Taking culture fit into account when hiring a new employee is not a new concept. But even organizations with incredibly sophisticated recruitment and hiring systems often neglect to apply that same filter to their flexible marketing talent: contractors, freelancers, consultants, etc.
This is a potentially critical oversight. Just because someone is not a full-time employee doesn’t mean that they aren’t a part of your culture when working with you. Here’s why you should consider culture fit when choosing which independent contractors and marketing staffing agencies to work with.
Maximizing the Value of Your Contract Marketing Staffing
As with all other things in marketing, your flexible workforce strategy should be made with ROI as the ultimate goal.
It’s been shown time and again that organizations that include culture fit as a main consideration for bringing in new talent outperform those that don’t. And according to the Society for Human Resource Management, the cost of increased churn rate and turnover due to culture fit can exceed 50% of that talent’s annual compensation.
This isn’t a complicated idea; workers with an attitude, character and work ethic that reflects your business’s priorities and compliments the day-to-day workplace environment are happier, can be onboarded more quickly, produce better work and get along better with the rest of the team. That’s true in all departments and of all contributors to the business, whether they’re full-time executives or temp workers. But culture fit is more important in some parts of the organization than others, and in marketing perhaps most of all.
They Affect the Rest of Your Team
The productivity of your interim marketers is likely to be affected by how well they fit into the culture of your workplace and corporate values. But perhaps more importantly, their culture fit will also affect the rest of your marketing team and others that they engage with in the business.
Most marketing execution of any kind today requires a lot of collaboration and communication, and your contract marketing staffing will typically work best when it’s well-integrated with your department. But a contractor or interim marketing consultant that doesn’t mesh with your culture can have a ripple effect that drags down those around them in the organization. A weak culture fit can disrupt team dynamics, lower morale and job satisfaction, and negatively impact the quality and quantity of marketing production.
You Might Want Them Around Longer Than You Expected
If you’re just taking on a freelancer for a few days’ worth of independent work, then culture fit is probably of minimal importance.
But in the uncertain and ever-changing work of marketing, the scope of your projects can sometimes change quickly and you’ll find you want your contract marketing staffing talent around longer than you’d originally anticipated. In cases like this, a contract you’d anticipated only lasting a month could stretch to a year or more. You may even consider hiring a contractor full-time if you discover the work they’re doing could go on indefinitely.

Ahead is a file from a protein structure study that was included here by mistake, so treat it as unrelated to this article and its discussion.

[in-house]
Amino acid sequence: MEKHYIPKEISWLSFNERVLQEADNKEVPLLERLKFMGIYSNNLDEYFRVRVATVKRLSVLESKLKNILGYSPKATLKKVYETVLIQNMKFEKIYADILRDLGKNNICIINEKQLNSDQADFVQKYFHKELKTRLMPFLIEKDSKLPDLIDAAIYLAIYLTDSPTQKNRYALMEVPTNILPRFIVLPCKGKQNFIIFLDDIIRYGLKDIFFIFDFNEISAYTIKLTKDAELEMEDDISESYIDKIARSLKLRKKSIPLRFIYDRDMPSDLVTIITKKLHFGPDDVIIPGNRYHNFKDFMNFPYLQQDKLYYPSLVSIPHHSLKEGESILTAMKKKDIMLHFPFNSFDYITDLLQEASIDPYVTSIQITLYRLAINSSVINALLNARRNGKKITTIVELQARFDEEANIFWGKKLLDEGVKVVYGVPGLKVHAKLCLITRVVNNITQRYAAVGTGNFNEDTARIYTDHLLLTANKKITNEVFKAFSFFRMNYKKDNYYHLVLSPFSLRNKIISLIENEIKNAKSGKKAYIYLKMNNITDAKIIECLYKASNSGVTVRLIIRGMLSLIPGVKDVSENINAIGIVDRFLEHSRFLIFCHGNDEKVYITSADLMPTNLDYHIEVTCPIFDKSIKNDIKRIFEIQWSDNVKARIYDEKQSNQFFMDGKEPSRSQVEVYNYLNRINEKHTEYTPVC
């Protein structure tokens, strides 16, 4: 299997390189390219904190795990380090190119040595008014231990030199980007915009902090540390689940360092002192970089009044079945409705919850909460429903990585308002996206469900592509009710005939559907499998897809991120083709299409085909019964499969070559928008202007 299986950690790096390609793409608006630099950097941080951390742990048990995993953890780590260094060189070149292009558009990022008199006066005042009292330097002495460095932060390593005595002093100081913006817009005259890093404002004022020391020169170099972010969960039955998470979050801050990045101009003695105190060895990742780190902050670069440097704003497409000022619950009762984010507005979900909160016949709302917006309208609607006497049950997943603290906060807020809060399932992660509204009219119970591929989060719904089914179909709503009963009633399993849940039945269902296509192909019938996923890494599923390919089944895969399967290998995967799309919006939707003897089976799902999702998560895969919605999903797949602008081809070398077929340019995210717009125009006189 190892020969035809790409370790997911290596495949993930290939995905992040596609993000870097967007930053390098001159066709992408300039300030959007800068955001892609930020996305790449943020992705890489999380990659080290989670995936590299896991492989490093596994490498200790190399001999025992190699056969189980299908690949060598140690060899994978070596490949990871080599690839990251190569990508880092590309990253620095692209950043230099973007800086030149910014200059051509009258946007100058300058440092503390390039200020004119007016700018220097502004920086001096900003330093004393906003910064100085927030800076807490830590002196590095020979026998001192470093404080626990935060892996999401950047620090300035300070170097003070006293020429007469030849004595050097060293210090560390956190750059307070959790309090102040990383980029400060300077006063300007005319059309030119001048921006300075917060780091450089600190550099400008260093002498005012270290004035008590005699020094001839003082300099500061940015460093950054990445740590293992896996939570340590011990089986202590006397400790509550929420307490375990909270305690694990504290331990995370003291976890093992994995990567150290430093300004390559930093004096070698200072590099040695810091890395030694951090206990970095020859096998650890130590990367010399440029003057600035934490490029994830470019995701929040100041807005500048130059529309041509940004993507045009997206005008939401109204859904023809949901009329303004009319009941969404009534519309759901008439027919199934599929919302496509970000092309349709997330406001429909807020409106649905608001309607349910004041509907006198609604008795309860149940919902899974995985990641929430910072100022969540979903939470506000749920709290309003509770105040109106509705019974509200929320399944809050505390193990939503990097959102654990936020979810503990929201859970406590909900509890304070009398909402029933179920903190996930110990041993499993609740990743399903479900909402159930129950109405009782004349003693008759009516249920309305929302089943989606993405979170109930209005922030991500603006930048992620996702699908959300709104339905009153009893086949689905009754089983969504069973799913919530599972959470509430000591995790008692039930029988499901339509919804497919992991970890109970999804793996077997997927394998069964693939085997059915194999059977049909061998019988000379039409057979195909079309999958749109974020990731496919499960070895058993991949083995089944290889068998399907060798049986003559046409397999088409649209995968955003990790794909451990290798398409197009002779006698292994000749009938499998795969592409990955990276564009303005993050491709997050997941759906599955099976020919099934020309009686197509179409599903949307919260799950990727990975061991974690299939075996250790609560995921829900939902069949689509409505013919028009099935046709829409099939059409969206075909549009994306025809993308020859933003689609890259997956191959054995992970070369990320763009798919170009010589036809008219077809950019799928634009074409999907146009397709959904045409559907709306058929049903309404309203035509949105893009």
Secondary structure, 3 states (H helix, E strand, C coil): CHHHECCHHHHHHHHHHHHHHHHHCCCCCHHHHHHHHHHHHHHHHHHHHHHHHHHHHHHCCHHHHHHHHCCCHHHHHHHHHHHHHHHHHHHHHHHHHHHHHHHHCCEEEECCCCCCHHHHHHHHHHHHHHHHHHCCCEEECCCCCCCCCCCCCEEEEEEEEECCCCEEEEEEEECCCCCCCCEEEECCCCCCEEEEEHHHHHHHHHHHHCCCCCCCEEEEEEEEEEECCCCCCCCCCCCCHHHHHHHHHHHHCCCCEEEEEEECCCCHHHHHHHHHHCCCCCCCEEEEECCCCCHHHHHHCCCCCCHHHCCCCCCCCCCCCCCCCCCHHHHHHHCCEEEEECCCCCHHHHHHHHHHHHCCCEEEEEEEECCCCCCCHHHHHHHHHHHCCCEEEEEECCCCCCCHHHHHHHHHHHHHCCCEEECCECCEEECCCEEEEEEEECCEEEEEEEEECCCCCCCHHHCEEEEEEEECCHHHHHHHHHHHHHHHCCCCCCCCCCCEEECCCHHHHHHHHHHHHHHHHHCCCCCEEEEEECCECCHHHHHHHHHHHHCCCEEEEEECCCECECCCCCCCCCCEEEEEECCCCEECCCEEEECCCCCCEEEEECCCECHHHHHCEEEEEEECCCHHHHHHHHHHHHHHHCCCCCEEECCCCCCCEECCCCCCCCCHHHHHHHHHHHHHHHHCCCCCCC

Try Before You Buy: How to Take Marketing Talent for a Test Drive before Committing to a “Purchase”
You never know when you might need to drastically extend a contract or consider bringing an interim marketing consultant onto your team full time. But the longer a marketer works with you, the more important his or her culture fit becomes–you don’t want someone lingering in your workplace that just isn’t meant to be there. Ensuring proper culture fit for your workplace from the beginning of the staffing process gives you more flexibility to confidently keep your contractors around for a longer period of time if the need arises.
Maintaining a Strong Employer Brand
Everyone you bring into your organization to work can have a long-term impact on your employer brand.
Imagine a situation where you choose a talented contractor that ends up not thriving in your business. Maybe their personality clashed with some of the more outspoken leaders in the team, or their preferred method of execution didn’t align with how your marketing operates.
When their contract ends they’ll likely leave on poor terms, perhaps thinking that your department is disorganized or perceiving hostile work environment. In reality there may be nothing wrong with you or the contractor–you just don’t have a culture and personality that match. But the damage has already been done, and that marketer may share their negative experience with others in the industry.
Employer brand has never been more important to attracting top marketers. High-performing marketing talent with a proven history of success can afford to be picky with where they choose to work, and if your business develops a reputation of having a poor work atmosphere, they’ll look elsewhere for both full-time and contract roles. Making sure your interim marketers have what it takes to thrive in your workplace not just from a skills perspective but a cultural one as well ensures the most positive experience possible, which reflects on your employment brand and makes your business a magnet for top performers.